Government steps in to block two rare George Stubbs paintings from leaving the country
Nick Clark is the arts correspondent of The Independent. He joined the newspaper in June 2007, initially reporting on the stock markets. He has covered beats including the City, and technology, media and telecoms and made the switch to arts in December 2011. He has also contributed articles to the sports section.
Wednesday 06 February 2013
The Government has temporarily blocked two rare George Stubbs paintings from leaving the country, although £5.5m needs to be raised by August to keep them in the UK permanently.
Culture minister Ed Vaizey has put a temporary export bar on The Kongouro from New Holland (The Kangaroo) and Portrait of a Large Dog (The Dingo), which were first exhibited in 1773 at the Royal Academy.
The works were the first to introduce animals from the Australasian New World to the British public in the 18th century.
The Reviewing Committee on the Export of Works of Art and Objects of Cultural Interest recommended the export decision be deferred, saying their departure “would be a misfortune”. The bar expires on 5 August, but may be extended by a further three months.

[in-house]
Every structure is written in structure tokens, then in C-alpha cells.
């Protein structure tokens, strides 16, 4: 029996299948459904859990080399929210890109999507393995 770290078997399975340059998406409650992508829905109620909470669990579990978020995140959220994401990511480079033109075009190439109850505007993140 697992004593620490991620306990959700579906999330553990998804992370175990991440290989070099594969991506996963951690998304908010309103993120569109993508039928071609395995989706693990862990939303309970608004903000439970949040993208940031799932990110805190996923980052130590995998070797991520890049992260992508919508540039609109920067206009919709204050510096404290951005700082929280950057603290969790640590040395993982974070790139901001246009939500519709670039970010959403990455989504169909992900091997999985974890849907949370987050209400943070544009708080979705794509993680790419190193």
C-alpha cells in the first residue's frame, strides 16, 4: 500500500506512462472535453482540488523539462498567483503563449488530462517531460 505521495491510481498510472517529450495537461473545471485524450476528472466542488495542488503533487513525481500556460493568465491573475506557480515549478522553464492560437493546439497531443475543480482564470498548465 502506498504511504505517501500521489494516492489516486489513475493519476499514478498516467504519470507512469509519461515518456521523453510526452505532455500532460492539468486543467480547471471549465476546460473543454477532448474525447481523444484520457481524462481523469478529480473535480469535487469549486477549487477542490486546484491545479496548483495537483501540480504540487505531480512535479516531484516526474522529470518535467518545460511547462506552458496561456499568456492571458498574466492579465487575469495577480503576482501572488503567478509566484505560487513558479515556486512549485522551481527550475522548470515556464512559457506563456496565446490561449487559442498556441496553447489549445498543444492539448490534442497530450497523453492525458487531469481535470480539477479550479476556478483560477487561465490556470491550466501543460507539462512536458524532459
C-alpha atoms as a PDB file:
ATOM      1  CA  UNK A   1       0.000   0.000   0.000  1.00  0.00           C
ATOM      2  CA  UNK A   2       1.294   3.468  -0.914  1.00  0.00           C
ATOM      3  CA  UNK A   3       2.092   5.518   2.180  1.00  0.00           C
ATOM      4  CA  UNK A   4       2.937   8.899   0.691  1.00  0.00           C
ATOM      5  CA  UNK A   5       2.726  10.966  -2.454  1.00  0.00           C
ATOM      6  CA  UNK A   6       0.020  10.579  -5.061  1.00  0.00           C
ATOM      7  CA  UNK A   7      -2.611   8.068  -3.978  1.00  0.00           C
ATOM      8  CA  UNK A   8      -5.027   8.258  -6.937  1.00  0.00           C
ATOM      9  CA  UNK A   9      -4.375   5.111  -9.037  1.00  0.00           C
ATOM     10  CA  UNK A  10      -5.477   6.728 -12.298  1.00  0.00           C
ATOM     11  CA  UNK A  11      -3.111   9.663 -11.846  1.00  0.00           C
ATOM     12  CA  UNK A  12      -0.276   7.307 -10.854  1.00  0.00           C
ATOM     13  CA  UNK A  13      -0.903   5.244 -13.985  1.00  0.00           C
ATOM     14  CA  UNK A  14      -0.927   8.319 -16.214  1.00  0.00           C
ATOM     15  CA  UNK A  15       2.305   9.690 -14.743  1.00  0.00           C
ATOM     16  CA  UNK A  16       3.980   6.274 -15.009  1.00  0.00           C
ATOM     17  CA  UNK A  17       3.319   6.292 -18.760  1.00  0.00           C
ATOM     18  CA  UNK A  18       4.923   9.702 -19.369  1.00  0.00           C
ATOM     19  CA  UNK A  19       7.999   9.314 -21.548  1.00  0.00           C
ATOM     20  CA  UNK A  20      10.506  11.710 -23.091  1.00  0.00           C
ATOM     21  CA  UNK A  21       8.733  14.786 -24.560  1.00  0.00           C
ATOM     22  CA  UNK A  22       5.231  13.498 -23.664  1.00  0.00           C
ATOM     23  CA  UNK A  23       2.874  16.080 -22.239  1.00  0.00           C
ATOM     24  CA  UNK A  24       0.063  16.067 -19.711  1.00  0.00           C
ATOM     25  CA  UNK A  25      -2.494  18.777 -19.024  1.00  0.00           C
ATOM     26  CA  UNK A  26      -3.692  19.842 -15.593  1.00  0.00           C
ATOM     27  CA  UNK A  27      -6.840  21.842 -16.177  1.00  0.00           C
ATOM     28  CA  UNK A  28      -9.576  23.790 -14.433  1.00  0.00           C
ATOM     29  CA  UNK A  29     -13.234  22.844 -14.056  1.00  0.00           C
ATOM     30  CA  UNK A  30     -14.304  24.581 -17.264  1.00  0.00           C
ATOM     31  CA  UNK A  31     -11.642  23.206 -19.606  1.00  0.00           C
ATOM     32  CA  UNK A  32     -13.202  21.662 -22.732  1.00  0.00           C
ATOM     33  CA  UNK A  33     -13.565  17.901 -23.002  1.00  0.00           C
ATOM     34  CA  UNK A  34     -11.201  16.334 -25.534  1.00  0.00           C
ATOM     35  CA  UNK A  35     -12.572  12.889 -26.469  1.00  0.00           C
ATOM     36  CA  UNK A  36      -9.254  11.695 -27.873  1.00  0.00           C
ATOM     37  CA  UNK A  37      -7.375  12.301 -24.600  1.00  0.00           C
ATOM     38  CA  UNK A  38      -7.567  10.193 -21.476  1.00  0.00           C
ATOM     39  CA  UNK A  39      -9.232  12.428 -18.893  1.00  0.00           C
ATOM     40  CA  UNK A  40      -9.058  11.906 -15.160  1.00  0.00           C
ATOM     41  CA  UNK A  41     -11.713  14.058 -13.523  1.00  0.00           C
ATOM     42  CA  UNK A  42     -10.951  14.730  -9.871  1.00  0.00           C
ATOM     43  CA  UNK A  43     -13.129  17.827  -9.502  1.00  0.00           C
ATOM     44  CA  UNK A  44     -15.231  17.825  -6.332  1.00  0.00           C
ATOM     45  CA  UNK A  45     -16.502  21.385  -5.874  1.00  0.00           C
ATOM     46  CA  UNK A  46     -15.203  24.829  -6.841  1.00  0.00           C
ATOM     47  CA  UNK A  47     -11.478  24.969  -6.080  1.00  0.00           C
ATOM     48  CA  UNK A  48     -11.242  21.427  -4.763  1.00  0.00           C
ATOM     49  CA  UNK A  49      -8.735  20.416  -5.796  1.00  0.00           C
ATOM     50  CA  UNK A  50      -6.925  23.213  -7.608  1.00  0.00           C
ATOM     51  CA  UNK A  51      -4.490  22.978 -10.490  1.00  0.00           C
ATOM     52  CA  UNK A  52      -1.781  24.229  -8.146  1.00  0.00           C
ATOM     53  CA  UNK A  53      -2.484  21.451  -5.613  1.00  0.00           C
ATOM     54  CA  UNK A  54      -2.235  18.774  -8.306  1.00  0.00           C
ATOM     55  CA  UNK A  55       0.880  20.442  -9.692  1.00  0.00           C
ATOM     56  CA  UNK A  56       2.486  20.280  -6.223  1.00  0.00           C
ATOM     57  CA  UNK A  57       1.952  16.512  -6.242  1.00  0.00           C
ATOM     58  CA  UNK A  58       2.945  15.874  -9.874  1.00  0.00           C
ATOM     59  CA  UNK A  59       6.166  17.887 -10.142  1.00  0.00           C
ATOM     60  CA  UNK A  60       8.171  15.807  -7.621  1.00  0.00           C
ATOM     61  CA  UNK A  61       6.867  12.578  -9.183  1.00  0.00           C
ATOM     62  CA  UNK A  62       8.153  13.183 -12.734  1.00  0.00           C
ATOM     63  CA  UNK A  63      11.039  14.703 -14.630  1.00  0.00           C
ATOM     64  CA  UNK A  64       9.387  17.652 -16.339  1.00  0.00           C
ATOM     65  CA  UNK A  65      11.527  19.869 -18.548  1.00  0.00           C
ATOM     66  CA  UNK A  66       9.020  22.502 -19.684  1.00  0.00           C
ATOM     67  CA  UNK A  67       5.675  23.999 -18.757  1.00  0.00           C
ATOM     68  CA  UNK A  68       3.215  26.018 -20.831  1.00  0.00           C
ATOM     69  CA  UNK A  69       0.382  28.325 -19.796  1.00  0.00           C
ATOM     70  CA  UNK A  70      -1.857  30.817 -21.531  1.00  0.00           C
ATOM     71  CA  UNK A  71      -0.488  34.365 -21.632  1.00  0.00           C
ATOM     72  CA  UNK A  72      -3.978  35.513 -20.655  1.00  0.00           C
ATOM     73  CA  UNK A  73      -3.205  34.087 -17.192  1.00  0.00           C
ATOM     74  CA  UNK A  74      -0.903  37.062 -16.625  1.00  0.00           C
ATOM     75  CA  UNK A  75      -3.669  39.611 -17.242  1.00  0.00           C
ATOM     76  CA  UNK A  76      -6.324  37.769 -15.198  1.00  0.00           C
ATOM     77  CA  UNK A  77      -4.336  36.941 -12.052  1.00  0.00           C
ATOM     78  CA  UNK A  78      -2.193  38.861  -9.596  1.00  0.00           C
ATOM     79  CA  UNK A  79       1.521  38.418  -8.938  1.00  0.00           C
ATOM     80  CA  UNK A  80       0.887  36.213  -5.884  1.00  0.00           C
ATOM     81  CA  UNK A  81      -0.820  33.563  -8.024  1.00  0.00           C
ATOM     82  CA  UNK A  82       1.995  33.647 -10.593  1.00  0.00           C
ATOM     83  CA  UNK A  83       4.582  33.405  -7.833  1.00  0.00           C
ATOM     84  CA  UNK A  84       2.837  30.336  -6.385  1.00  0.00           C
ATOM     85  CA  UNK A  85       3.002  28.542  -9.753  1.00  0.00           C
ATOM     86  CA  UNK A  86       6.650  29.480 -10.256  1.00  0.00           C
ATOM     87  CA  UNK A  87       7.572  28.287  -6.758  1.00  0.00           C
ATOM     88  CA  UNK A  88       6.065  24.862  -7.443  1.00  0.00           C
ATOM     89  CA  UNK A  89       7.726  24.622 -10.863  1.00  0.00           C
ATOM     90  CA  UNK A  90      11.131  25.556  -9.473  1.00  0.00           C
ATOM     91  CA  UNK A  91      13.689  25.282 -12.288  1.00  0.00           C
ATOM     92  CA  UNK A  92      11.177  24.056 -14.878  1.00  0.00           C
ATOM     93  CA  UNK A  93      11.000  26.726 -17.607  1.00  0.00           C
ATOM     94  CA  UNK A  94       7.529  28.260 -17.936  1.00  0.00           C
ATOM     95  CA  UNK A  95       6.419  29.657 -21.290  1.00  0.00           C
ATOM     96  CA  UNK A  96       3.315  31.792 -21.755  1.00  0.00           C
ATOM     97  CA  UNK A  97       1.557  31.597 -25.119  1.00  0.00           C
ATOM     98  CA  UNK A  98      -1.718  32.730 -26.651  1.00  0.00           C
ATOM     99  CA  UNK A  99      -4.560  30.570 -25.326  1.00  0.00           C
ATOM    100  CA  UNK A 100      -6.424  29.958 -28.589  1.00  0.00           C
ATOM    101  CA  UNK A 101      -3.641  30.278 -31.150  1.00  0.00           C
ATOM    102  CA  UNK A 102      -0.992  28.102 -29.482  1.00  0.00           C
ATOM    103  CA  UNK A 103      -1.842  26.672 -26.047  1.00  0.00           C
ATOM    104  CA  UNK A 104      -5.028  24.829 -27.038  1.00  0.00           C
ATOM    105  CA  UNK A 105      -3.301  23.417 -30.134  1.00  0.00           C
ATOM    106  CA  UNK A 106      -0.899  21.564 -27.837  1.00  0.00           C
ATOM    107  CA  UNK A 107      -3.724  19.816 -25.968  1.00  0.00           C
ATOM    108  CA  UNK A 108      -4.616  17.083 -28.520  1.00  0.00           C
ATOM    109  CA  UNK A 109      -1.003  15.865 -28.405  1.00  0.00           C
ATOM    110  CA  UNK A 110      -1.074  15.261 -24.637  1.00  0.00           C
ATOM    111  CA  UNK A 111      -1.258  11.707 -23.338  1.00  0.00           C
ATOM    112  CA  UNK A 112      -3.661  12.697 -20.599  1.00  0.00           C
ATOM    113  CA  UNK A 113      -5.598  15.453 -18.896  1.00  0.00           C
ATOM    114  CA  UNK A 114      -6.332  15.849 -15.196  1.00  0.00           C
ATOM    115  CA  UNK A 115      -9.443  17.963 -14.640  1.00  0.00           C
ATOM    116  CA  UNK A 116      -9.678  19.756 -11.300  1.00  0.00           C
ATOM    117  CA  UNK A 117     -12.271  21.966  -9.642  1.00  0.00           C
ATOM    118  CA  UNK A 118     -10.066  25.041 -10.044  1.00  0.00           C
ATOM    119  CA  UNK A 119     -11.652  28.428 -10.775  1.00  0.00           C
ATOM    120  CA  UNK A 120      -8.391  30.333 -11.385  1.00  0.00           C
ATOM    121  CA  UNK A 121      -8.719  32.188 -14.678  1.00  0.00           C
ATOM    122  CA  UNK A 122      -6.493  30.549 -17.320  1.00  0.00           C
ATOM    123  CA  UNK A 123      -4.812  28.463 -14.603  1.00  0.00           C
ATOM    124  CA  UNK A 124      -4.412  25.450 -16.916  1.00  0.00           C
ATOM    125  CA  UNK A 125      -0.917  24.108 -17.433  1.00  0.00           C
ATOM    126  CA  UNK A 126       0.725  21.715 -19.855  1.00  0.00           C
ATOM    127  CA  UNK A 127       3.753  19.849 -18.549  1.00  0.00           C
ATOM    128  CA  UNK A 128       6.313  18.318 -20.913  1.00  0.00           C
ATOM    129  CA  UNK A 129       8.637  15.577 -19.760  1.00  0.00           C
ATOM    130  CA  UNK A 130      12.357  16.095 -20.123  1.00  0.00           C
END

Lord Inglewood, chairman of the committee, said: “It would be a terrible shame if the UK were to lose these extraordinary paintings to an overseas buyer.”
Stubbs was known for his paintings of horses and dogs. These two were among the few he was unable to paint from life. He worked of verbal accounts and for the kangaroo, used sketches and by inflating the preserved skin.
They are believed to have been commissioned by Sir Joseph Banks after his part in Captain James Cook’s first voyage of discovery to the Pacific.
The committee added the paintings “were of outstanding significance for the study of 18th century exploration of Australia and the public dissemination of knowledge during the Enlightenment”.
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